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Sponge fossils suggest animals already existed 890 million years ago

Microscopic calcite structures reveal the protein skeleton of an ancient sponge

E.C. Turner

The origin of animals may have happened 350 million years earlier than thought. Fossils that seem to be sponges, one of the first animals to evolve, have been found in rocks from 890 million years ago.

“It seems at first glance that this is a very radical paper,” says Elizabeth Turner at Laurentian University in Sudbury, Canada, who made the discovery. However, she says the fossils she found fit with other evidence.

Animals are mostly multicellular organisms whose bodies are made up of distinct tissues, and unlike plants they have to eat food to survive. For years, the earliest-known animal fossils were from the Cambrian Period, which began 541 million years ago. However, in recent years, some fossils from the earlier Ediacaran Period (635 to 541 million years ago) have been identified as animals. There are also 660-million-year-old chemical traces that may be from sponges.

Ancient sponges

Turner studied rocks from north-west Canada that contained the preserved remains of reefs from 890 million years ago, during the Tonian period. These reefs weren’t made by corals, like modern reefs, as these didn’t exist yet. Instead, they were made by photosynthetic bacteria living in shallow seas. The reefs, known as stromatolites, were many kilometres across and rose to heights of hundreds of metres above the seafloor. “These are spectacular reefs,” says Turner.

Within the rocks, Turner found the preserved remains of a network of fibres, which branched and joined up in a complex mesh. These are the remains of sponges, she argues, but “not a normal fossil”.

The bodies of modern sponges contain a mesh made of a protein called spongin, which forms a soft skeleton. Turner’s work suggests that when ancient sponges died, their soft tissues became mineralised, but the tough spongin didn’t. Eventually, though, it decayed, leaving hollow tubes within the rock that later filled with calcite crystals. These networks of calcite (pictured above) are what Turner then found – and the way the network branched looked just like spongin (pictured below).

The spongin skeleton of a modern sponge

The spongin skeleton of a modern sponge

E.C. Turner

Similar fossils from later periods have been convincingly identified as sponges, says Joachim Reitner at the University of Göttingen in Germany, who has studied preserved sponges. “We have no other organisms forming this type of network in this way.”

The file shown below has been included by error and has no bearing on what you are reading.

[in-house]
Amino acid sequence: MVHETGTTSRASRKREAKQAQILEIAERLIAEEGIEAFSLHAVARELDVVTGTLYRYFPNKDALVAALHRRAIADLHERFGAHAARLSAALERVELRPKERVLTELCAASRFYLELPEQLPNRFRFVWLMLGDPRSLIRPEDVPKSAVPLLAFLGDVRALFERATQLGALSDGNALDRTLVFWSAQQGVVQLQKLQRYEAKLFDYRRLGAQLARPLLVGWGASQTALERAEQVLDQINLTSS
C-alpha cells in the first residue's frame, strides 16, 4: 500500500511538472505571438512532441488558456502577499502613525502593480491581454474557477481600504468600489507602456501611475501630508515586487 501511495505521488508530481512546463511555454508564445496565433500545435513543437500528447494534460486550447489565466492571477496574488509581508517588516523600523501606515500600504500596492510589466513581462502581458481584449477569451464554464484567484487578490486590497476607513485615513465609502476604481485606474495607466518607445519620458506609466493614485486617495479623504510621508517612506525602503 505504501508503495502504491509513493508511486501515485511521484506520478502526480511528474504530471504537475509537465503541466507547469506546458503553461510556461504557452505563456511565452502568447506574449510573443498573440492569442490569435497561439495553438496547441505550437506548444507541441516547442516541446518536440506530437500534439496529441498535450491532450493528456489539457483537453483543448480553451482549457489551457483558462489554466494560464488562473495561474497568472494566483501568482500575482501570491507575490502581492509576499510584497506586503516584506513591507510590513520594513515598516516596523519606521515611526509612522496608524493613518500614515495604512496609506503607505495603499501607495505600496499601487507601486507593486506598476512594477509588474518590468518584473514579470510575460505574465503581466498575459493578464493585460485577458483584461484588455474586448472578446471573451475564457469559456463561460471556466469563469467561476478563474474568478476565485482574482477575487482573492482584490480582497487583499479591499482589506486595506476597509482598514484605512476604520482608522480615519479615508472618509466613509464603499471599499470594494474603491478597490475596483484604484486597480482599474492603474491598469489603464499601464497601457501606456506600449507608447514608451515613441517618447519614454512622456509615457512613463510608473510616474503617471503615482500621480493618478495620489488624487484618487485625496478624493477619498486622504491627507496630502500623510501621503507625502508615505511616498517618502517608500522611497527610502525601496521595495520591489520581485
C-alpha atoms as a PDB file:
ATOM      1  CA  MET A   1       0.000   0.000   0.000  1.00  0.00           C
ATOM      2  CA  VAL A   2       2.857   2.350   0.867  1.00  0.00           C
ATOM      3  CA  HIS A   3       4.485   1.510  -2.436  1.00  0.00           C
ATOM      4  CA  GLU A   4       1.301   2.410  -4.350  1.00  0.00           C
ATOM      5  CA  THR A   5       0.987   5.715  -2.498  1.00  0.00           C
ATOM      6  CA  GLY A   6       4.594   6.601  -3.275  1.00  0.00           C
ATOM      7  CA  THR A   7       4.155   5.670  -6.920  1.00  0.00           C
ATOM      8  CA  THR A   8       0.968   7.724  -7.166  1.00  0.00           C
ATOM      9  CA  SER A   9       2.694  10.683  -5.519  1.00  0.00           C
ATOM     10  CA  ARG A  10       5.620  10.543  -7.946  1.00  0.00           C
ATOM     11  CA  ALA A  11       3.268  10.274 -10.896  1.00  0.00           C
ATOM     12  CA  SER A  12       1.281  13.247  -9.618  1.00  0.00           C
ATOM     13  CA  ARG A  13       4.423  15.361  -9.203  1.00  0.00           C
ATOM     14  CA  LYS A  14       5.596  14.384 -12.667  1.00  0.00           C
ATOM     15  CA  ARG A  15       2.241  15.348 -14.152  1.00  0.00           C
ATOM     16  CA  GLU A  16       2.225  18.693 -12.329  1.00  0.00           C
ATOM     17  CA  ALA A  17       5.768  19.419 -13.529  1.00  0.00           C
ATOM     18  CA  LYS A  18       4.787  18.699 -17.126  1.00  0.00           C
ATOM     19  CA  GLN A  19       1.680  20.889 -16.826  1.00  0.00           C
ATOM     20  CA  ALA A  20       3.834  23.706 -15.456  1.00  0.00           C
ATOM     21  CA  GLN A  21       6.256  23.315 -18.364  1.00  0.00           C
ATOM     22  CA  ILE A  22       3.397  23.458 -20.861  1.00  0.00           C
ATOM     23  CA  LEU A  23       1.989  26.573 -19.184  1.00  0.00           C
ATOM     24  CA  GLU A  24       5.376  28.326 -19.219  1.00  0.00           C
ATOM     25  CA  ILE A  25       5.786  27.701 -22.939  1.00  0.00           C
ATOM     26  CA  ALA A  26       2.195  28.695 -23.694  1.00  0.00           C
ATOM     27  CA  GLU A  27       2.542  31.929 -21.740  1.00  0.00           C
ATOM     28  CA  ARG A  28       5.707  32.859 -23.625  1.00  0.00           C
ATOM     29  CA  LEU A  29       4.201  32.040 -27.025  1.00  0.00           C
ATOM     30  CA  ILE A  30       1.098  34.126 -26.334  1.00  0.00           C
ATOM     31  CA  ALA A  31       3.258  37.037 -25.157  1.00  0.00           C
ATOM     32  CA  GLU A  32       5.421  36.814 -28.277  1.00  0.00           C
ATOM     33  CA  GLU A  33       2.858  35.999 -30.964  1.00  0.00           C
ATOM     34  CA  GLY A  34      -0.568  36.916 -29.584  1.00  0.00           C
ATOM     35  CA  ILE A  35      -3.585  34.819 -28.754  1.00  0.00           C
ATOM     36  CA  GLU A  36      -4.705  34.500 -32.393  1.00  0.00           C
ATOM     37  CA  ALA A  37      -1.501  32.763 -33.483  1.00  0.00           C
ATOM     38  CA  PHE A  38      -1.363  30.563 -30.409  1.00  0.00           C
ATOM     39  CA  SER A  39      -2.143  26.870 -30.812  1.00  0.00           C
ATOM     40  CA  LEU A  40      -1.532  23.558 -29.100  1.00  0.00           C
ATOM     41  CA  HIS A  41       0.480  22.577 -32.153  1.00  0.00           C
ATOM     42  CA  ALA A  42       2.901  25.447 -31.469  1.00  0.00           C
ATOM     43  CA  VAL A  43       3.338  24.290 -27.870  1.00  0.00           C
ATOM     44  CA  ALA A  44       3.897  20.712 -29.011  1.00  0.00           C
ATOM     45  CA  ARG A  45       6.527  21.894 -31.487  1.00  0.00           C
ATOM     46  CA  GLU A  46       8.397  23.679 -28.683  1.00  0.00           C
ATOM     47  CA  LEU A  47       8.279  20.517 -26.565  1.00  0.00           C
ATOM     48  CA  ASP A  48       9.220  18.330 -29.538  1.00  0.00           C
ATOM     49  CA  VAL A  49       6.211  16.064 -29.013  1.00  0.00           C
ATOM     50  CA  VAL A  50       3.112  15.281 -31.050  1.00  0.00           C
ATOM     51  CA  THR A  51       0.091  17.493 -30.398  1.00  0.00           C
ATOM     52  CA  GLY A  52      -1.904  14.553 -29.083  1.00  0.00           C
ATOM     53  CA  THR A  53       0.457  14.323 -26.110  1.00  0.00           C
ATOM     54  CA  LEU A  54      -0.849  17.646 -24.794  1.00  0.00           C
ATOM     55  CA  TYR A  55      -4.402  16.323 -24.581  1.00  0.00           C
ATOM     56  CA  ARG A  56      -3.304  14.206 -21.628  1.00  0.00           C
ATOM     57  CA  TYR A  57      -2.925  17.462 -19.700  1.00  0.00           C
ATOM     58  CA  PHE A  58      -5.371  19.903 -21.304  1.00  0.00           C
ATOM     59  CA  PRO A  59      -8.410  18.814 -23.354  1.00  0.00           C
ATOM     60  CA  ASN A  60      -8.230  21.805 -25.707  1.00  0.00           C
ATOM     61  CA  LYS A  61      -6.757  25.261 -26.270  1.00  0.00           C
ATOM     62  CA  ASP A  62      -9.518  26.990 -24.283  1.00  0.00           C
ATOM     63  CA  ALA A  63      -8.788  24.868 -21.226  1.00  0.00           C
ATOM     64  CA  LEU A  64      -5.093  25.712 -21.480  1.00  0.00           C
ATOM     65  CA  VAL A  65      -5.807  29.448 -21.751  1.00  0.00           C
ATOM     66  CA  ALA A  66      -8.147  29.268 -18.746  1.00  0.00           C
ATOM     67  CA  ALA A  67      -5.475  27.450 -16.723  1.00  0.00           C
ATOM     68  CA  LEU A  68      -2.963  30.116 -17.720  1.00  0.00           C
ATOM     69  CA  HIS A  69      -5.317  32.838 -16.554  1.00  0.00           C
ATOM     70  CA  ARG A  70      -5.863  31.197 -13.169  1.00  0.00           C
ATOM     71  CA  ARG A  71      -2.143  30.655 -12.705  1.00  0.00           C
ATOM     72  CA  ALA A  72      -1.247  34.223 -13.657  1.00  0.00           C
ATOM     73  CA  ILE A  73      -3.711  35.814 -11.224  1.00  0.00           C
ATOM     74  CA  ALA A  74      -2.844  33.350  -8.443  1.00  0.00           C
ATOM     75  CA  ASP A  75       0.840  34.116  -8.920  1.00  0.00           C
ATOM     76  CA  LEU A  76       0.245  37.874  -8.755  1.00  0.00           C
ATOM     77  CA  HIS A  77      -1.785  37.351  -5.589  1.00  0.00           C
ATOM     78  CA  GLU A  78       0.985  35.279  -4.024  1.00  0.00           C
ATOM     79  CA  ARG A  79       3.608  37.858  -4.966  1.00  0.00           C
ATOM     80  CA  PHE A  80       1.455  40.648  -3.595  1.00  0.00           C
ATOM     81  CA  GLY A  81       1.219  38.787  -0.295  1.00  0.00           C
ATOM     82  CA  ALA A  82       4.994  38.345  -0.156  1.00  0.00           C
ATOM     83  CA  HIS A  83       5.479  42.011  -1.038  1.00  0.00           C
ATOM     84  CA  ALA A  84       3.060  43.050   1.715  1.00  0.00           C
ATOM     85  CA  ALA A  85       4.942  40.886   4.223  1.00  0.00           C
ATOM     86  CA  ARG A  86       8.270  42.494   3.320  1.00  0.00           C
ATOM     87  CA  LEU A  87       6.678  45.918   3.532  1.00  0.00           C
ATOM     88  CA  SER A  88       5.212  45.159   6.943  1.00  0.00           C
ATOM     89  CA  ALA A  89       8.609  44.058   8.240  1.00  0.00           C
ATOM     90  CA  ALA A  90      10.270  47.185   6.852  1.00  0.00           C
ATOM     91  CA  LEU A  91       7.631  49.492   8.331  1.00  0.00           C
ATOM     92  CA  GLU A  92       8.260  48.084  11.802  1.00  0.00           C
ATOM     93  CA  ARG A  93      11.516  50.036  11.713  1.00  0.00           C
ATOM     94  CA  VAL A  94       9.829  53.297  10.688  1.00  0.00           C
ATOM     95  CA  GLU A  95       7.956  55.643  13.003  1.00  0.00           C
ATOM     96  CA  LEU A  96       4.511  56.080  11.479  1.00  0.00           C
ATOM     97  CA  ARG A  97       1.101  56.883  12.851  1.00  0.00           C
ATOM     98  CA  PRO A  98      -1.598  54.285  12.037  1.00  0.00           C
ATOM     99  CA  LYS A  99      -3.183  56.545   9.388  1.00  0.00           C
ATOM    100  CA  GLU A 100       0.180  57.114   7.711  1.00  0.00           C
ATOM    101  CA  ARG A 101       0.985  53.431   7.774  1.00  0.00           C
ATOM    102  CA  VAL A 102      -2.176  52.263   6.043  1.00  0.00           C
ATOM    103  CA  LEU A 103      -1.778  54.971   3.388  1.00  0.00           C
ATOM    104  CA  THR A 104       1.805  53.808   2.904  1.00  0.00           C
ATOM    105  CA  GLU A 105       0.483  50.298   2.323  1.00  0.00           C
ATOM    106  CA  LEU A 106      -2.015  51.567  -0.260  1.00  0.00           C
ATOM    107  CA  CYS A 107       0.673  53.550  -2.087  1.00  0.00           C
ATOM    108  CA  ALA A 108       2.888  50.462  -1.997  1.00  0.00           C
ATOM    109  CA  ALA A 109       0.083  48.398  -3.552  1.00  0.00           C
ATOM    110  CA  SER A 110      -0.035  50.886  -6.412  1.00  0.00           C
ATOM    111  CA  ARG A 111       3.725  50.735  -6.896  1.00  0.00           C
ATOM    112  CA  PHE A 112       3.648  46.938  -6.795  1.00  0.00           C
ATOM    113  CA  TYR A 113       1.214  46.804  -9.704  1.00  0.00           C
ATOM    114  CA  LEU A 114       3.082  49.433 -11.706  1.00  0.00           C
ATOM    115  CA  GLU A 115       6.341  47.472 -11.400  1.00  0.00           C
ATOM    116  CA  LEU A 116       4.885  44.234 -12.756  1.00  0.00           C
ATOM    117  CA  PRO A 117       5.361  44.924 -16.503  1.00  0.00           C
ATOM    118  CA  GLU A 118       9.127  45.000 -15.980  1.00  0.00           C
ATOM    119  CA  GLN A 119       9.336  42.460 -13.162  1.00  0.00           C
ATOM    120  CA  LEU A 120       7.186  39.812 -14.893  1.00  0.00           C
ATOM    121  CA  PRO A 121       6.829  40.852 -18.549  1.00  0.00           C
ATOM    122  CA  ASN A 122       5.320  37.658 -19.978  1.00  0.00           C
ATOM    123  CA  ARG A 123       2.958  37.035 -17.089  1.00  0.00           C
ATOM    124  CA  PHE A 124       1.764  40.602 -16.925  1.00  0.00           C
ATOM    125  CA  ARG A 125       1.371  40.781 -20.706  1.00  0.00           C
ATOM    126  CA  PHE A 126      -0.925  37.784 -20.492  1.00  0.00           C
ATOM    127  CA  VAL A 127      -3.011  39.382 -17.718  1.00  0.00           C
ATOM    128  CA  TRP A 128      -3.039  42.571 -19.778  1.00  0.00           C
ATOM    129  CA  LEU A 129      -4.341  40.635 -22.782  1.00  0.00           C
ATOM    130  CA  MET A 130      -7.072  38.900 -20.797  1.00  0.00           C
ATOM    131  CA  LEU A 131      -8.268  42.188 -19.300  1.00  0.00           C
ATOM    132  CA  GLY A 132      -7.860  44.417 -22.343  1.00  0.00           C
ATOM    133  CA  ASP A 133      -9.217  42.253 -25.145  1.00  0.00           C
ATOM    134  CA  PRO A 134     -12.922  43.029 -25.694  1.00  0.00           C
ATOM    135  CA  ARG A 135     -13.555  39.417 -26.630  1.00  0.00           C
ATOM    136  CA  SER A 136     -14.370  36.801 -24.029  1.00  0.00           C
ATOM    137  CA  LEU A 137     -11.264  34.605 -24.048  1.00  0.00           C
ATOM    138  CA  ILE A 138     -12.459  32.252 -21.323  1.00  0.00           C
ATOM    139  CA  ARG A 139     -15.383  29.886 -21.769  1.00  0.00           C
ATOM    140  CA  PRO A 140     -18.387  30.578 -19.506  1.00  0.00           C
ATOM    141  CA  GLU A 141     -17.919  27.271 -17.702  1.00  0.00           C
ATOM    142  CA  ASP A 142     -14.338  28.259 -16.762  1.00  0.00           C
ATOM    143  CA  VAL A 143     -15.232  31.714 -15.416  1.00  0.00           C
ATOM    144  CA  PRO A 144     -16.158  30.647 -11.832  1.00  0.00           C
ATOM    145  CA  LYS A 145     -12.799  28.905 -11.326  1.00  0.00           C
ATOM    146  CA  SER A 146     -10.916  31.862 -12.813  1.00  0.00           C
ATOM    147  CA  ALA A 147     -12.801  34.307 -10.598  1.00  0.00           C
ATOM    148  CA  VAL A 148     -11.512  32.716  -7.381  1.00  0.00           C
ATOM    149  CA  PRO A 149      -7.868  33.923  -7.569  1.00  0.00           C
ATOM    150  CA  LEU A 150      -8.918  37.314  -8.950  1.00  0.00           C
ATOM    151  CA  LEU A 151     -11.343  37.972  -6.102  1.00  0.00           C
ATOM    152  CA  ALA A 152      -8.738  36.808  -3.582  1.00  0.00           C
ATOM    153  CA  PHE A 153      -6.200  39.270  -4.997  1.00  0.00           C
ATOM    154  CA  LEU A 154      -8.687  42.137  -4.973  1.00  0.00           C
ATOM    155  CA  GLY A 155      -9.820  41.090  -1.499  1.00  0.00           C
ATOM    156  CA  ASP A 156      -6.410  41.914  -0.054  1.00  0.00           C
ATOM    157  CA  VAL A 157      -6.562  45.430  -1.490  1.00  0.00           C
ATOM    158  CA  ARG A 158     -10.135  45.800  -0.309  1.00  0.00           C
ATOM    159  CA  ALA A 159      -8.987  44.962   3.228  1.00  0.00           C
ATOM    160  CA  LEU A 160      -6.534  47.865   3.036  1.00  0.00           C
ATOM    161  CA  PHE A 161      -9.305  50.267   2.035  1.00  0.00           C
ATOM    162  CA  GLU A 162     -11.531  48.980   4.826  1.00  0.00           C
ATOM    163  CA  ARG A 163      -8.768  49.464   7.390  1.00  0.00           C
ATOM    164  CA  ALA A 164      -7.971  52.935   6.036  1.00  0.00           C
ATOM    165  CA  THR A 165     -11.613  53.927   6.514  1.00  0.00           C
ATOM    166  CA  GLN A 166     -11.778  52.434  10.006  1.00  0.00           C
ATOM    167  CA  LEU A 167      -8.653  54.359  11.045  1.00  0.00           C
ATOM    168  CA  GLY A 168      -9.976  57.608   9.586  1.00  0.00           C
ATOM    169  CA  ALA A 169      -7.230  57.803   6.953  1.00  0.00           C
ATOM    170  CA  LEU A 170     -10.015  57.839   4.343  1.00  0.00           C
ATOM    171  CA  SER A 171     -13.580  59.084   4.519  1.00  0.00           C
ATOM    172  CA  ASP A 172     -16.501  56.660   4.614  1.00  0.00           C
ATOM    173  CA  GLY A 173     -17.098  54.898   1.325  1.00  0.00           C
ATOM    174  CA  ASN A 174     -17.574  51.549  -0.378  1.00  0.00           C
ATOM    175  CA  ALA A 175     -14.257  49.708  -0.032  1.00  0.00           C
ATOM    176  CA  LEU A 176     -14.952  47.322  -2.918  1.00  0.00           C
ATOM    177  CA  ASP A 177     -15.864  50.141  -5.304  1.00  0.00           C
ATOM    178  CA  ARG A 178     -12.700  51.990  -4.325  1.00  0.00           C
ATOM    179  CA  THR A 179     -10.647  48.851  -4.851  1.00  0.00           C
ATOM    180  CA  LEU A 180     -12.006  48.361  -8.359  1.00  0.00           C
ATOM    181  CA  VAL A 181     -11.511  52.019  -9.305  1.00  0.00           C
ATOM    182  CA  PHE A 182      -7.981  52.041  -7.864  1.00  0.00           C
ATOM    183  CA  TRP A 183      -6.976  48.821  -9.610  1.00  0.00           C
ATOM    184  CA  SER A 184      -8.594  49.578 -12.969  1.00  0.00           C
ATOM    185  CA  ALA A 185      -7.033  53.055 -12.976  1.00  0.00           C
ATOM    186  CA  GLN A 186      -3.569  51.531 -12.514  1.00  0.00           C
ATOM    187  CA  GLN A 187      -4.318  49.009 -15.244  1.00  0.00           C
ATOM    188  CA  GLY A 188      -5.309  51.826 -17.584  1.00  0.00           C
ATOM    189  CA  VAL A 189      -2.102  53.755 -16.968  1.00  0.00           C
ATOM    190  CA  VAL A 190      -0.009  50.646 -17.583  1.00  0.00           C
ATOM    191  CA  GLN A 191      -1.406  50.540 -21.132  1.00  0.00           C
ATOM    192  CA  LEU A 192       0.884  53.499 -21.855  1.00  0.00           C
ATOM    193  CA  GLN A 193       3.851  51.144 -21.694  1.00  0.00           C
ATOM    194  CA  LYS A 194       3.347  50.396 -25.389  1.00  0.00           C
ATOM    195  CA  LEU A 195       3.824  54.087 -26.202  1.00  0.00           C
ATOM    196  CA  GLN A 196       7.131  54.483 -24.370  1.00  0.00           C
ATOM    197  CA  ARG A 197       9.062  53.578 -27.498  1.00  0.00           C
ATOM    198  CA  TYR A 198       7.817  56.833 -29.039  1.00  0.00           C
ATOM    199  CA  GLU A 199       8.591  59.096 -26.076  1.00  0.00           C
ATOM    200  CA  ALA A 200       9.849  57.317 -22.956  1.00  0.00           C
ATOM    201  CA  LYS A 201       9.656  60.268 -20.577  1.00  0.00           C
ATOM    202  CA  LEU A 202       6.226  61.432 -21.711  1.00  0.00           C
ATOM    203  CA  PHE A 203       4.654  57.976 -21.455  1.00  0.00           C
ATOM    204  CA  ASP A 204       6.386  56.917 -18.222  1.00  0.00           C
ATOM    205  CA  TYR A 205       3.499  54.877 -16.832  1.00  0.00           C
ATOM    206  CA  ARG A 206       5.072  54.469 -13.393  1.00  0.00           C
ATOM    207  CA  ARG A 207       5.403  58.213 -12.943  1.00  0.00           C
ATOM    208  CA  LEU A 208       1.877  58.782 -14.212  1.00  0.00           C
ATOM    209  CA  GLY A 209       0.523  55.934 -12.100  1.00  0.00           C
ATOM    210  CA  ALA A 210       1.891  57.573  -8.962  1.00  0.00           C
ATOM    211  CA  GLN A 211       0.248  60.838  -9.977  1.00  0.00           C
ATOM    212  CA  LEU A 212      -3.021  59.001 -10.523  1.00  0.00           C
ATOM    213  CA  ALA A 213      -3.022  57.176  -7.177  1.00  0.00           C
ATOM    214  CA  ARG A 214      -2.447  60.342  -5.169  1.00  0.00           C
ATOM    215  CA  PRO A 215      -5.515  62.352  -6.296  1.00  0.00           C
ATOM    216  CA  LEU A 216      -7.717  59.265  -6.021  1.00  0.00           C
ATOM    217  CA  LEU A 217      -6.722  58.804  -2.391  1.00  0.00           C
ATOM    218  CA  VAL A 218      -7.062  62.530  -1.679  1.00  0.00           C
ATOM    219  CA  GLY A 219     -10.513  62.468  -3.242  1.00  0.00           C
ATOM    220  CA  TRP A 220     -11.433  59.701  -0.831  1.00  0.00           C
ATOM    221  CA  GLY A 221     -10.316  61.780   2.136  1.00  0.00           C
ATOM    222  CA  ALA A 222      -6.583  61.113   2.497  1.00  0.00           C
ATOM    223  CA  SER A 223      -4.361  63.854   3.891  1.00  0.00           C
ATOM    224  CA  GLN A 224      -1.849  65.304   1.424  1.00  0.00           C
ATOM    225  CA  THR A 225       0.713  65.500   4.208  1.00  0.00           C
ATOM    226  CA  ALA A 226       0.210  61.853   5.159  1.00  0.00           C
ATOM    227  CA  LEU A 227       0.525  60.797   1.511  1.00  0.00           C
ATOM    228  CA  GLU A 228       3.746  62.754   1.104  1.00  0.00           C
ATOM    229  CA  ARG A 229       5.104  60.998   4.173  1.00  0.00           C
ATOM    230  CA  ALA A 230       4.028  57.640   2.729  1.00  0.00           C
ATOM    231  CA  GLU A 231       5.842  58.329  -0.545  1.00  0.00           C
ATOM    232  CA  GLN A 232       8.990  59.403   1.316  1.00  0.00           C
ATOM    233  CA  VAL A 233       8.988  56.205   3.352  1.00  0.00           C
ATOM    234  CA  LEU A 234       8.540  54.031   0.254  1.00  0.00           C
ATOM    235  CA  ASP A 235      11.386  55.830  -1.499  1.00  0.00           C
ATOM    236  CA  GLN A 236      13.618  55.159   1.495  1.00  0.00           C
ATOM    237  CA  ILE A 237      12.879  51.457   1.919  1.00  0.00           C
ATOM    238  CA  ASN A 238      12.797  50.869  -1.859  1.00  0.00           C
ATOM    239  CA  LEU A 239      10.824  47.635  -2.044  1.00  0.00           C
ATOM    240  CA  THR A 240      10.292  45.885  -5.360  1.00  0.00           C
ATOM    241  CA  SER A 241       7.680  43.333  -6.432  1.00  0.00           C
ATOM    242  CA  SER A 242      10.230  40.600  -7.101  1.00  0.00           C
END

“I personally found this pretty convincing,” says Amelia Penny at the University of St Andrews in the UK.

Early origins

If sponges existed 890 million years ago, then the origin of animals must have occurred much earlier than previous fossils have suggested. “Molecular clock” studies that use modern DNA to estimate when key points of evolution occurred have indicated that animals emerged long before the earliest fossils. However, this approach is often thought to be less reliable when there aren’t any fossils available to calibrate the molecular clock. Turner’s finding “brings the fossil record back into line with the molecular clock estimates”, says Penny.

However, an earlier origin of animals changes two key aspects of their story on Earth. Firstly, there was little oxygen in the air until levels rose between 800 and 540 million years ago. This rise in oxygen is thought to have enabled the evolution of animals, but if animals already existed 890 million years ago, it suggests that the first and simplest animals could survive with little oxygen, says Turner. In line with this, Reitner says many modern sponges can tolerate low-oxygen conditions.

Secondly, most of the planet froze over in the period between 720 and 635 million years ago, becoming a “snowball Earth”. “It’s previously been thought these are really catastrophic events for life on Earth, certainly multicellular life,” says Penny. But it seems sponges, at least, survived the glaciations.

“They did not wipe out all the products of biological evolution to date, and life did not have to start all over again, because the things I’ve identified are essentially identical to sponge fossils [from much later],” says Turner.

Sponges vs comb jellies

Finally, there is the question of which animal groups were the first to emerge. Palaeontologists have generally assumed that sponges were first, but in the past decade some genetic studies have suggested that comb jellies – which superficially look like jellyfish – actually preceded them. The debate is ongoing: Penny would only say that finding early sponges doesn’t mean there weren’t also comb jellies very early, because such soft-bodied animals are rarely preserved.

Journal reference: Nature, DOI: 10.1038/s41586-021-03773-z

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